Any time several folks get together to form a group, there’s always a risk bad things will happen. One of the minor annoyances of people “organizing” is that they’ll end up developing their own corny lingo. Not only do I dislike this sort of thing, but I’m more guilty of it than most (I’m not offended by my own hypocrisy, of course. Why not aim for good things, even if you don’t attain them every single time?).
My first violation of the English language involves church stuff. I belong to a church that is guilty of “Christian speak.” Trust me, if you haven’t heard Christian speak, its annoying. At its core, this language is basic virtue signalling.
For example, no one calls themselves a Christian anymore, Christian-speak now has us referring to ourselves as “disciples”, with everyone busy working on their “ministry”. Yes, this is virtue signalling at its finest. That being said, this never stops me from poking fun at celebrity virtue signalers. My church is minor league versus Hollywood. Just try getting thru a talk show without either the host or guest explaining their commitment to various “causes”. Again, virtue signalling. Heck, even me telling you I belong to a particular church qualifies. Yes, I’m a hypocrite.
SIDE BAR: Jesus didn’t use Christian speak, so I’m not sure why churches have adopted such un-Christ-like attitudes. For example, Jesus promised the thief hanging on the cross next to him that “Today you will be with me in paradise“. Did this thief chanting some magical Christian speak that opened the doors to paradise? Most religions claim you can only get to paradise if you belong to their church, their faith, following their rules. Nobody gets into paradise but us. We’re the only club members who know “the Truth”, right? Hum. I don’t see any of that in Jesus’ words in Luke 23:43. Most religions have added text to Jesus’ words here, and would now claim that the thief who was promised paradise today couldn’t–actually–get there without doing some mission work, being baptized, and of course the big one–belonging to the correct religion. Read Luke chapter 23 and I think you’ll agree that Jesus is pretty generous with his paradise admission policy–no magic words and no special religious memberships required. I’m just saying.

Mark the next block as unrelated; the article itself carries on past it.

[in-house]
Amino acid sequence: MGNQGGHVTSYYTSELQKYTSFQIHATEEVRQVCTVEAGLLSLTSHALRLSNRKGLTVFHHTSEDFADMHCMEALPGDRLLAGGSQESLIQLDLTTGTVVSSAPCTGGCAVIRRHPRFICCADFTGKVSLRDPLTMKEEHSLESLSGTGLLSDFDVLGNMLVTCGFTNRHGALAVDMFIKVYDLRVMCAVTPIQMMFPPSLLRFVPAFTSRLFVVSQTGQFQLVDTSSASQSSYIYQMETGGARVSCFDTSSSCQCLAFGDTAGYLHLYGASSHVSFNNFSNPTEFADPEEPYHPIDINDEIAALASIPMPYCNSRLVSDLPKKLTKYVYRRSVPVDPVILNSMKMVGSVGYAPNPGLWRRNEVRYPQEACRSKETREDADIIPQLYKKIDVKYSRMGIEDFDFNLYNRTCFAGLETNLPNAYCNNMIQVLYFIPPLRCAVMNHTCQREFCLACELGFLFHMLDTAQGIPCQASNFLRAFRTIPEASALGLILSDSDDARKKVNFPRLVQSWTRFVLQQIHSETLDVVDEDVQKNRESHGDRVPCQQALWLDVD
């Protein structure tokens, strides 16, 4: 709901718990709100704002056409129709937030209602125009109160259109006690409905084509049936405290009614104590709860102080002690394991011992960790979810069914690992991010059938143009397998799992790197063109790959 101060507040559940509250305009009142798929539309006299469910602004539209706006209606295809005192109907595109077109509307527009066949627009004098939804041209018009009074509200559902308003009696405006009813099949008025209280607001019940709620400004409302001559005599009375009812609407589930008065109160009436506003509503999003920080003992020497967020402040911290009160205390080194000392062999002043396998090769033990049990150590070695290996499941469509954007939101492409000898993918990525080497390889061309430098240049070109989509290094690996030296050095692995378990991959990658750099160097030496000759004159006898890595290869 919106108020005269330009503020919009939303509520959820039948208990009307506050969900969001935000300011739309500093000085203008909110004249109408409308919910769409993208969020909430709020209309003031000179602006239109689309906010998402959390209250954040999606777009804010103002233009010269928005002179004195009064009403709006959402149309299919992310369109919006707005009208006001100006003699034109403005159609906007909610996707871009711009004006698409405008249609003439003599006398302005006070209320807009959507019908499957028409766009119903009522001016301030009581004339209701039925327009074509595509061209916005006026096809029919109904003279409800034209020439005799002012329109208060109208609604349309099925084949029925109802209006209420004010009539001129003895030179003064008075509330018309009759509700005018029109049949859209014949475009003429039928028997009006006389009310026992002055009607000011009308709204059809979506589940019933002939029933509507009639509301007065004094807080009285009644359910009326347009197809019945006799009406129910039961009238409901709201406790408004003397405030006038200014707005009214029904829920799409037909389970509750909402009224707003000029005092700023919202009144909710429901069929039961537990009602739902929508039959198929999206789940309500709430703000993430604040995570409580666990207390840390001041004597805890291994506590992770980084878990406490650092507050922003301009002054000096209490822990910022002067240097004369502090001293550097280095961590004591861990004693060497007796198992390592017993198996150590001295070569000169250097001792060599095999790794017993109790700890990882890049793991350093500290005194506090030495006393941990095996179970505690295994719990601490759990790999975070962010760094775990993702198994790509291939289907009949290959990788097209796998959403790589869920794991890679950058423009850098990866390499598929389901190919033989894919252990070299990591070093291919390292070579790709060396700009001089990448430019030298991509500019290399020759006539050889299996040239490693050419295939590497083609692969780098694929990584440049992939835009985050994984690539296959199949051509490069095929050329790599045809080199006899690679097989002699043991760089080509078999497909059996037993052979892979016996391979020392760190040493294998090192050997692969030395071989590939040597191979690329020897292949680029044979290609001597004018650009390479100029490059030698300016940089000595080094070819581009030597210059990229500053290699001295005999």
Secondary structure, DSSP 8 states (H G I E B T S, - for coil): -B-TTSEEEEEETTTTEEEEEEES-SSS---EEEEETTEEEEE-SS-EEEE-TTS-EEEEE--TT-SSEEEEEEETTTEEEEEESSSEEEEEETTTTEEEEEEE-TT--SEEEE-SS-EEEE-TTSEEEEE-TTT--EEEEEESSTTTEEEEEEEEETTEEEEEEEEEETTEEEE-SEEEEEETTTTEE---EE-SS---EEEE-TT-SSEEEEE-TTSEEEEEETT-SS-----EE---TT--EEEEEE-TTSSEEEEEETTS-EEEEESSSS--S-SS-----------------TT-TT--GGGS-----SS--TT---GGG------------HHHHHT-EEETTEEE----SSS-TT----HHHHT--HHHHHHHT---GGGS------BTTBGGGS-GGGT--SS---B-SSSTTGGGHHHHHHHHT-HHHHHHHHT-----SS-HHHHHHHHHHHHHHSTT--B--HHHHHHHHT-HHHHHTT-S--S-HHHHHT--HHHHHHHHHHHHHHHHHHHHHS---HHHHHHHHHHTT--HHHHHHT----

Anyway, science has its own battles with language, and its own battles with the truth. This plays out quite frequently in the criminal courts, where we have rules on what is considered “science,” and what isn’t.
One interesting battleground for science in the courtroom involves fingerprints. Its been a few years since I’ve ranted about the so-called science of matching fingerprints, but suffice it to say that an “expert” cannot go up in front of a jury and claim that one fingerprint “matches” another fingerprint. I know what you’re thinking, I’ve seen a lot of movies, and admitting fingerprints is never a problem, right? Wrong. It’s a problem. Continue Reading